Northwest Airlines is cutting 32 employees at the airport here.
Northwest is transferring its baggage handling, ticket agent and gate agent jobs at Hector to Irving, Texas-based Worldwide Flight Services on Nov. 14.
The Northwest employees can apply for jobs with the new company, take early retirement or transfer to a Northwest location at a bigger airport, said Roman Blahoski, Northwest spokesman in St. Paul.
The company is also offering a severance package of up to 20 weeks' pay, medical coverage and travel benefits.
Worldwide Flight Services spokeswoman Jo Garvey did not know how many people the company will employ in Fargo, or whether any of the Northwest employees will be hired.
Worldwide Flight Services operates in more than 115 airports worldwide, according to the company's Web site.
Customers won't see any difference with the new ground operations in place, Blahoski said.
Fargo airport director Shawn Dobberstein said he's hopeful the quality of customer service will remain the same.
Northwest and the International Association of Machinists and Aerospace Workers earlier this year reached an agreement allowing the bankrupt company to hire outside companies to do work at 69 airports, where Northwest operated fewer than 50 flights weekly in 2005.
Northwest and its affiliates currently operate eight flights daily to and from Fargo and Minneapolis.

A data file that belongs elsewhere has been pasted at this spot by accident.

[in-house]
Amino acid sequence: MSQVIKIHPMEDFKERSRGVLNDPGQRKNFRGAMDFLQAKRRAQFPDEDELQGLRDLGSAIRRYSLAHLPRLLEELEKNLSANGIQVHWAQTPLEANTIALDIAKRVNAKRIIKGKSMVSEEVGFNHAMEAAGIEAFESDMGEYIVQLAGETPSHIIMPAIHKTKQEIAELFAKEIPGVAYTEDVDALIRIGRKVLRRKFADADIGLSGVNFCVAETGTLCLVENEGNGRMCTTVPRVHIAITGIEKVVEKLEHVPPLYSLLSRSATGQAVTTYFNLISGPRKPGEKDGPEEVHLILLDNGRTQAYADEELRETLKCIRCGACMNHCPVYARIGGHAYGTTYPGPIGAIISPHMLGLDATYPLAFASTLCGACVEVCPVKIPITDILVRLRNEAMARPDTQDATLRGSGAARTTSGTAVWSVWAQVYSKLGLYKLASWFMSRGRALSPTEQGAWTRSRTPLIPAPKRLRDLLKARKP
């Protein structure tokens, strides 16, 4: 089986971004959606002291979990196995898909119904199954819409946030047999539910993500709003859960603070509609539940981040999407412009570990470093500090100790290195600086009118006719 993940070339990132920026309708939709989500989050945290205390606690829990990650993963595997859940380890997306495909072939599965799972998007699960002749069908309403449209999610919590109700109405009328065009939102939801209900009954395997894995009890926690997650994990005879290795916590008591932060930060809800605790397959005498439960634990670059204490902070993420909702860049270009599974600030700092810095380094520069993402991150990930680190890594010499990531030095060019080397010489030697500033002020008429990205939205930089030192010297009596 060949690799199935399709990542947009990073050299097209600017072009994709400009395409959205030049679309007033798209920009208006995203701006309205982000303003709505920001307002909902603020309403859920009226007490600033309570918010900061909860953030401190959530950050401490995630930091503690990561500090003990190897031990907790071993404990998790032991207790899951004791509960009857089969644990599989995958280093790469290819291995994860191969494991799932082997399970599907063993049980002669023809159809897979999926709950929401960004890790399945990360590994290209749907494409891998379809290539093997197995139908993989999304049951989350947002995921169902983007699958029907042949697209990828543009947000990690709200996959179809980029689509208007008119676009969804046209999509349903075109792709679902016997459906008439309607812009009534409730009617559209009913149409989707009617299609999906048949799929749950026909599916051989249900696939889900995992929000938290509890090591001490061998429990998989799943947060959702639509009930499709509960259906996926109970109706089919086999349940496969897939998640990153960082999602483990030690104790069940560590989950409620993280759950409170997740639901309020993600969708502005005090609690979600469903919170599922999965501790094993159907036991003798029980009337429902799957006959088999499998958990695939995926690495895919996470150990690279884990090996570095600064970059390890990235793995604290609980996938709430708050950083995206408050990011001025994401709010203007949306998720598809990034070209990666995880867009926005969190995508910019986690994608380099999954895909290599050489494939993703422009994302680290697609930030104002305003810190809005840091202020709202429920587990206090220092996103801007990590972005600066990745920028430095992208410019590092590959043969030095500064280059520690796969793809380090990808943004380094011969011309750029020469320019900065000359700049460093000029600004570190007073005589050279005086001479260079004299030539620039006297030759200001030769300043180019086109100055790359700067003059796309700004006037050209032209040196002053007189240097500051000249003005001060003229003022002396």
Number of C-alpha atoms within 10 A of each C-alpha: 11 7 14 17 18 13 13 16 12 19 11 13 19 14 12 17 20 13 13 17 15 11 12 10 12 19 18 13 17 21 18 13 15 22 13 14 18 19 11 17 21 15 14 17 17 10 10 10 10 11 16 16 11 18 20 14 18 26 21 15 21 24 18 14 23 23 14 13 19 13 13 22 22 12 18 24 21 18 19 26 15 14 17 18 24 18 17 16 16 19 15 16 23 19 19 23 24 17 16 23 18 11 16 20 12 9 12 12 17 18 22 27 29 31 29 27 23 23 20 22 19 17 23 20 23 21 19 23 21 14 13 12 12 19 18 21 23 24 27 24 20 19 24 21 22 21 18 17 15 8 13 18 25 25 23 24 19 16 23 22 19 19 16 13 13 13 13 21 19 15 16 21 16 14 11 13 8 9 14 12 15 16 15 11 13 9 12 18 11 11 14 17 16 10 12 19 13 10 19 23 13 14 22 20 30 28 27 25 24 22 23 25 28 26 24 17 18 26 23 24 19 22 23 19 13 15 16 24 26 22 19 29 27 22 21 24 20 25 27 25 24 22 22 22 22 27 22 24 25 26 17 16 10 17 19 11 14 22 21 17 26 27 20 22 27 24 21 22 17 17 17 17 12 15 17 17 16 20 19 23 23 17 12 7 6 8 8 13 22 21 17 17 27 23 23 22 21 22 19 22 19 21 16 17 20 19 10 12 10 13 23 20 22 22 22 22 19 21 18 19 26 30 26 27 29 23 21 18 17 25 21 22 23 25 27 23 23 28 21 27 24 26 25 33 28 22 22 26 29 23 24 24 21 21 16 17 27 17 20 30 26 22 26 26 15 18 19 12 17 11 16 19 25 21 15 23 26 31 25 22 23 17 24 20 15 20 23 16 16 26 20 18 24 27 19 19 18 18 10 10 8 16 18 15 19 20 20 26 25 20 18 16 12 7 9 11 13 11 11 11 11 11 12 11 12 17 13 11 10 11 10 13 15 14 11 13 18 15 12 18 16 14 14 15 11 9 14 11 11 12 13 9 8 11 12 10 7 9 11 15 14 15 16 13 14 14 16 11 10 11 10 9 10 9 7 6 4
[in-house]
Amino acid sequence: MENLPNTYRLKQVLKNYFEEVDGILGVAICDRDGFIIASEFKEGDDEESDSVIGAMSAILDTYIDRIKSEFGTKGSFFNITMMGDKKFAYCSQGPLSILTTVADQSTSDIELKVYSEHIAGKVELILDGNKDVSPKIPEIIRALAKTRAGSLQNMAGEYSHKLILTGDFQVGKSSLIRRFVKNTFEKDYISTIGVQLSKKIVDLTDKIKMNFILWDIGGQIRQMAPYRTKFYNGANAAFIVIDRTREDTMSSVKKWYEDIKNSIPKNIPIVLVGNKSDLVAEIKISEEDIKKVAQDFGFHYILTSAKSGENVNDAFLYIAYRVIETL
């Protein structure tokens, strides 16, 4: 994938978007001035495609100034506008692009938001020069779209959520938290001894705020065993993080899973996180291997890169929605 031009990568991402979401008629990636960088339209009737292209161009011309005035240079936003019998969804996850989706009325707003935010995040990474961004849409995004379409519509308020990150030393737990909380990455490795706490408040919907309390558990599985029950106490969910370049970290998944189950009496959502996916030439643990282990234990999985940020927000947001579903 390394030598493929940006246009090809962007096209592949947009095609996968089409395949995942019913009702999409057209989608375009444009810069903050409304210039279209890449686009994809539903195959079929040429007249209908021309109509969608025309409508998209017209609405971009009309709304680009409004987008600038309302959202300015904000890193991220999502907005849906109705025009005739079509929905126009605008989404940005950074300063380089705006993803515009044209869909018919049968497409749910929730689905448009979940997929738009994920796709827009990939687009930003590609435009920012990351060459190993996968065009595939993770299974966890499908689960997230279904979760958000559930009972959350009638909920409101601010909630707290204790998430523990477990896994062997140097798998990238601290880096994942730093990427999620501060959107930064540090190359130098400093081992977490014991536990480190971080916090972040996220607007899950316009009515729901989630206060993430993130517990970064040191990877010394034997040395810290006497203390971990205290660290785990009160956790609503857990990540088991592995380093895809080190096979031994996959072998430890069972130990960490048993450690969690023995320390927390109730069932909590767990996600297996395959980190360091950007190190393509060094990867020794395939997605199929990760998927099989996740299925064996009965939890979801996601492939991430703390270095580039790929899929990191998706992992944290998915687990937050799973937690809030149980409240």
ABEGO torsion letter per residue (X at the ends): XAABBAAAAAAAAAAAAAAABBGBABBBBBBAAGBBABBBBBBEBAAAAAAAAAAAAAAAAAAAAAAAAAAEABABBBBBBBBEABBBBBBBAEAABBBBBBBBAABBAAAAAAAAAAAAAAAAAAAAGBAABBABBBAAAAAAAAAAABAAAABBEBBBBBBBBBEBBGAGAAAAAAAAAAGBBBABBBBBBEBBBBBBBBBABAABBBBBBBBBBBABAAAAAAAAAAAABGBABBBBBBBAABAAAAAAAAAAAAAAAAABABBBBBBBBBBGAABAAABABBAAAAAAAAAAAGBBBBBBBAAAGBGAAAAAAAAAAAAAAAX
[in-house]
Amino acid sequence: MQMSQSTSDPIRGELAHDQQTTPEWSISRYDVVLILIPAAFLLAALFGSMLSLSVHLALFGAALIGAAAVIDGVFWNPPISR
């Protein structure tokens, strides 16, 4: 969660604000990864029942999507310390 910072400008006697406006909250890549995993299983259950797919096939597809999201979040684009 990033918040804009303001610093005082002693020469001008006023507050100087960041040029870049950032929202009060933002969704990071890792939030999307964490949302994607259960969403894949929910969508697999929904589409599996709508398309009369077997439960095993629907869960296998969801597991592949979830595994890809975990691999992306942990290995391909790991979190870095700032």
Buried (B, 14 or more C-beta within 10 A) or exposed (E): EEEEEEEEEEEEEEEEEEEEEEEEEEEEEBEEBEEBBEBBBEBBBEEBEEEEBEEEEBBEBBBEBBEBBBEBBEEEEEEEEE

The transition to Worldwide Flight Services is part of Northwest's attempt to cut $2.5 billion. The across-the-board cuts include $1.4 billion in annual labor savings, with $190 million coming from members of the International Association of Machinists and Aerospace Workers.
The cuts were painful, especially when they involve veteran workers, said Frank Larkin, a union spokesman.
But given Northwest's dire financial situation, the union felt it had little choice but to agree to the cuts, he said.
"I hope you understand, this isn't normally how we negotiate," he said.
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The job changes are a result of the Minneapolis-based airline's bankruptcy.
Mesaba will have 18 Albany employees, including a Northwest station manager who will remain. No other Northwest employees will stay with the Albany ground crew.
The move is part of the bankrupt airline's plan to slice $1.4 billion a year in labor costs from operating expenses.
A booklet for employees being laid off by NWA offered suggestions on how to save money that have been called offensive.